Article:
It pays to stick with your retirement plan.
A new analysis by Fidelity Investments found that investors who have been in their company’s 401(k) plan for 15 years straight saw their average balance grow from $43,900 in 2001 to $331,200 as of the end of September. That works out to a 654 percent return over 15 years or an annualized 14 percent.
Fidelity’s analysis is based on more than 22,000 corporate retirement plans with 14.5 million participants.
“It’s the first time we have the data to study people who have been in their 401(k)s for 15 years,” said Jeanne Thompson, Fidelity’s senior vice president of workplace investing. “It shows the benefits of setting a plan and keeping with it.”
Not all those gains came from the stock market. Roughly 55 percent of the returns in the 15-year club can be attributed to market performance. The rest came from plan contributions from workers and their employers. By comparison, the S&P 500 returned an annualized 7 percent over the same period.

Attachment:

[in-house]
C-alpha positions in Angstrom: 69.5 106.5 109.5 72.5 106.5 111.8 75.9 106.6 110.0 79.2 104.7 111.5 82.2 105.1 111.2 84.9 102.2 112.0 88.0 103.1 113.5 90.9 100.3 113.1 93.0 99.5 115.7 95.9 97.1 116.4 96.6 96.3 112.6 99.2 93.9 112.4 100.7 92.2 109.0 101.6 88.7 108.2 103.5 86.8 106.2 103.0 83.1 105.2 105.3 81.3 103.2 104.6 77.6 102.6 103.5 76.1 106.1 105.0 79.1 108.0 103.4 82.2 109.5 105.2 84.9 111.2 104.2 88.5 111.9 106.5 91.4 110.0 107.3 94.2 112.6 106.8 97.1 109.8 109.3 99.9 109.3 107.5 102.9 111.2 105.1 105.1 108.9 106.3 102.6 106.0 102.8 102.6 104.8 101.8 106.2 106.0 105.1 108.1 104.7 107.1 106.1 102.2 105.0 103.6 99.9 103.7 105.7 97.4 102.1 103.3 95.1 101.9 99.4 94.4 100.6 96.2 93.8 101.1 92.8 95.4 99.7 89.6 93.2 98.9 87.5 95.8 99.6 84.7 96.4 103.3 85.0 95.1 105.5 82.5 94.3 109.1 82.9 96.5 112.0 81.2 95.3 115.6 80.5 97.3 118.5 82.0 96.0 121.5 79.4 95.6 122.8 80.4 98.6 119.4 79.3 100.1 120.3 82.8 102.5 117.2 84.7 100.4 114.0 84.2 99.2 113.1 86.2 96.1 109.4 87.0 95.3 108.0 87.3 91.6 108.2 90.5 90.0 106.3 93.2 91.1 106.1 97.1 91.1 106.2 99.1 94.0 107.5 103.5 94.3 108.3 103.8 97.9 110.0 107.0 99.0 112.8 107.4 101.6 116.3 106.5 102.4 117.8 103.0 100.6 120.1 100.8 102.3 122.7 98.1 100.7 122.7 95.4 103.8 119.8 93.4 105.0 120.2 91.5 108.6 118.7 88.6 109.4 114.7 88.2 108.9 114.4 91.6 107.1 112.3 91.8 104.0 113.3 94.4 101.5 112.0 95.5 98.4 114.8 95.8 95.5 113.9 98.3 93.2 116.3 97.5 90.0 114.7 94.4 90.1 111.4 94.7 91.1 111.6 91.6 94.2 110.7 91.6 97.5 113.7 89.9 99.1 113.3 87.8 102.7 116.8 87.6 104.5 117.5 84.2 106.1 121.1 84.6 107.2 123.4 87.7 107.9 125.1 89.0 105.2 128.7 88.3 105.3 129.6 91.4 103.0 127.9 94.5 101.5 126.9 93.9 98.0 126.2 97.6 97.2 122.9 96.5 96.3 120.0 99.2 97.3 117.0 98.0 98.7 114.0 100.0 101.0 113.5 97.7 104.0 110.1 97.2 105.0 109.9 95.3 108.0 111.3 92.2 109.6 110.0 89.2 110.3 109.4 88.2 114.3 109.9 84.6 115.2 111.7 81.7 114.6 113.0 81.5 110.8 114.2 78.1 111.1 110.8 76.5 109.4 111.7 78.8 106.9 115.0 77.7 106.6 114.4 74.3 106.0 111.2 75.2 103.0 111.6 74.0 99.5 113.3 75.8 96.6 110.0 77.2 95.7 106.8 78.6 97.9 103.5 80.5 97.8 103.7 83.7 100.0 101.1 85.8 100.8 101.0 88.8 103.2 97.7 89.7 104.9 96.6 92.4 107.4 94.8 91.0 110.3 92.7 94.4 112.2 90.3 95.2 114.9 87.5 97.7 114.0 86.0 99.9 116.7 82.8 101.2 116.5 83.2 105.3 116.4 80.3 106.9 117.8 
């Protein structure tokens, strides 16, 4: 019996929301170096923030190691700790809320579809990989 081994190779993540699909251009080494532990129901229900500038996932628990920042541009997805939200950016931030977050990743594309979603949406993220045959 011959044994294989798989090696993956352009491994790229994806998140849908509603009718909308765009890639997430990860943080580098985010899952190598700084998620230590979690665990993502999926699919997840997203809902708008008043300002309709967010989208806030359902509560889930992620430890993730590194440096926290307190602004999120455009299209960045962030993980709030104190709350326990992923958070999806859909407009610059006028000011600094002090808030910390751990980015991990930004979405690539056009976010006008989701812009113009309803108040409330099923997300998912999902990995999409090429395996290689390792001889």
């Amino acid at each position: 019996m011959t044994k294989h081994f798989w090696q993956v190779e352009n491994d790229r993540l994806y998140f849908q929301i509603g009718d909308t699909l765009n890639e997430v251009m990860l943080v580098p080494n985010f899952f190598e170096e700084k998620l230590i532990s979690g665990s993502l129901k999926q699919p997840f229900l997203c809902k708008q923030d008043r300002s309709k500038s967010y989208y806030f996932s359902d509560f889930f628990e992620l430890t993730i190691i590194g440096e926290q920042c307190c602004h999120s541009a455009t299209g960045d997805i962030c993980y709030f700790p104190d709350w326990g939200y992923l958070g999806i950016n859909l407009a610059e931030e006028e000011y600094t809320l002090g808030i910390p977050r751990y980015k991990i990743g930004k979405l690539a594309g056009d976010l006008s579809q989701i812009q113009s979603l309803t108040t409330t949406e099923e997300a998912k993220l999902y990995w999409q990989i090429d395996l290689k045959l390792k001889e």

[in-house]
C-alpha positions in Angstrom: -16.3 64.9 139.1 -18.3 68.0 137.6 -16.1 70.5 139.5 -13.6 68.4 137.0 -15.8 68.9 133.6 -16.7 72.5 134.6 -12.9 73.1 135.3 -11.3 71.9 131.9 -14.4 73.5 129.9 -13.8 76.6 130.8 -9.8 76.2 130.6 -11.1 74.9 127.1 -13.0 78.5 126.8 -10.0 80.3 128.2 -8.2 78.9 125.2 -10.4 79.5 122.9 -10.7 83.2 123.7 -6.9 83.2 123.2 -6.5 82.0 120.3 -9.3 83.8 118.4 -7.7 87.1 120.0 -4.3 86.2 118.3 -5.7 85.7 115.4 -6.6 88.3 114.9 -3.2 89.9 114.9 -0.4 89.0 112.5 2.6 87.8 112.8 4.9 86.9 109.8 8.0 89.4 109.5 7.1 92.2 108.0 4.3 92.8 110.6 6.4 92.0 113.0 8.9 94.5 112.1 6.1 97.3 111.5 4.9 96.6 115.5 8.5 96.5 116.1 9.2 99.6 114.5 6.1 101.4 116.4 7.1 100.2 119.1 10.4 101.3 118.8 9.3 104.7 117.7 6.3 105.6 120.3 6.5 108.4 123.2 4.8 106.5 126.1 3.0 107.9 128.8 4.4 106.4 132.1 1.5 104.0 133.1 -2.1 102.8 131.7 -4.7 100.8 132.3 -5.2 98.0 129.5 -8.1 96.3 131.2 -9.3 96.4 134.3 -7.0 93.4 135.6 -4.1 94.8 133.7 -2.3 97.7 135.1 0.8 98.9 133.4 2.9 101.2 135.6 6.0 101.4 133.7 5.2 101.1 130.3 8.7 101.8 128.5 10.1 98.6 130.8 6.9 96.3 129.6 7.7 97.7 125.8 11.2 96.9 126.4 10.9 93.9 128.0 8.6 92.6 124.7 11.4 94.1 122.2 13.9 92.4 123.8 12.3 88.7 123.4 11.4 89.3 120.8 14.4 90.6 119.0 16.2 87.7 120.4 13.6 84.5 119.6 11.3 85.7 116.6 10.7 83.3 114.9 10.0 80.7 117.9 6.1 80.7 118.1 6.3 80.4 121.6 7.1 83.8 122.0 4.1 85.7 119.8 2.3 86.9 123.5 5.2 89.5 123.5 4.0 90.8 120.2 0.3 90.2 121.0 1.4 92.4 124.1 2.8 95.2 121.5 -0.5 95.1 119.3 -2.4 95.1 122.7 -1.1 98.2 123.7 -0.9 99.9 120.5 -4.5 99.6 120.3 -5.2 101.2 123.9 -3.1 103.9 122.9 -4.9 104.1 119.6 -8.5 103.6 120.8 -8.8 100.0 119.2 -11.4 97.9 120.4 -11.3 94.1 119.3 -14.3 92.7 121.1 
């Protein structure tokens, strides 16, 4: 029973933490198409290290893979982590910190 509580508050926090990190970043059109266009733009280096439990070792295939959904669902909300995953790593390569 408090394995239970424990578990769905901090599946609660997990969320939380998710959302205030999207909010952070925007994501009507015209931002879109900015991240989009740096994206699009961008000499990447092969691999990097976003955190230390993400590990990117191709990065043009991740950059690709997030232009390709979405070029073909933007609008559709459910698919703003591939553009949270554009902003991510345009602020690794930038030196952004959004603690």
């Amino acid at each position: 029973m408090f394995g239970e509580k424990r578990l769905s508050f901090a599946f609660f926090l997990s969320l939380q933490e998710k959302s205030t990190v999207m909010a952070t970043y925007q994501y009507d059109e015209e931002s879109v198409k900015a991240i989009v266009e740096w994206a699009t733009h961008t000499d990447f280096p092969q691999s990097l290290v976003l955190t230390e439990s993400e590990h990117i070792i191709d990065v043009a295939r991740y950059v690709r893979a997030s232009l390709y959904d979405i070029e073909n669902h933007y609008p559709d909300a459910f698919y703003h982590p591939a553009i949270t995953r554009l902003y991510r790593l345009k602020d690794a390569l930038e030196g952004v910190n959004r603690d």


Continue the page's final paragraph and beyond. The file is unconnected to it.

The employer match can make a significant difference to your retirement savings. The average employer matching contribution at a large company 401(k) plan is 50 cents on the dollar on the first 6 percent of pay, according to the Vanguard Group.
One in 4 employees misses out on receiving the full company match by not saving enough — leaving an average of $1,336 on the table each year, according to investment advisory firm Financial Engines.
“People who have been in the same 401(k) for 15 years are an elite group. They are the aristocrats of the labor market.”
Not every employee is fortunate enough to have a workplace 401(k) plan or stay with the same job for 15 years.
More than half of American workers — roughly 55 million — don’t have access to a retirement savings plan on the job. Plus, only 17.4 percent of American workers have been with the same employer for more than 15 years, according to the Bureau of Labor Statistics.
“People who have been in the same 401(k) for 15 years are an elite group. They are the aristocrats of the labor market,” said Anthony Webb, research director of the Retirement Equity Lab at the New School’s Schwartz Center for Economic Policy Analysis.
While a $331,200 nest egg in a 401(k) plan over 15 years is impressive, it is not the norm.
Last year, the median retirement plan balance for workers age 45 to 54 was just $43,700, according to an analysis by the Vanguard Group.
However, longer time on the job does typically lead to more retirement savings. Vanguard found that workers who had been with an employer for 10 years or more had a median retirement account of $95,638.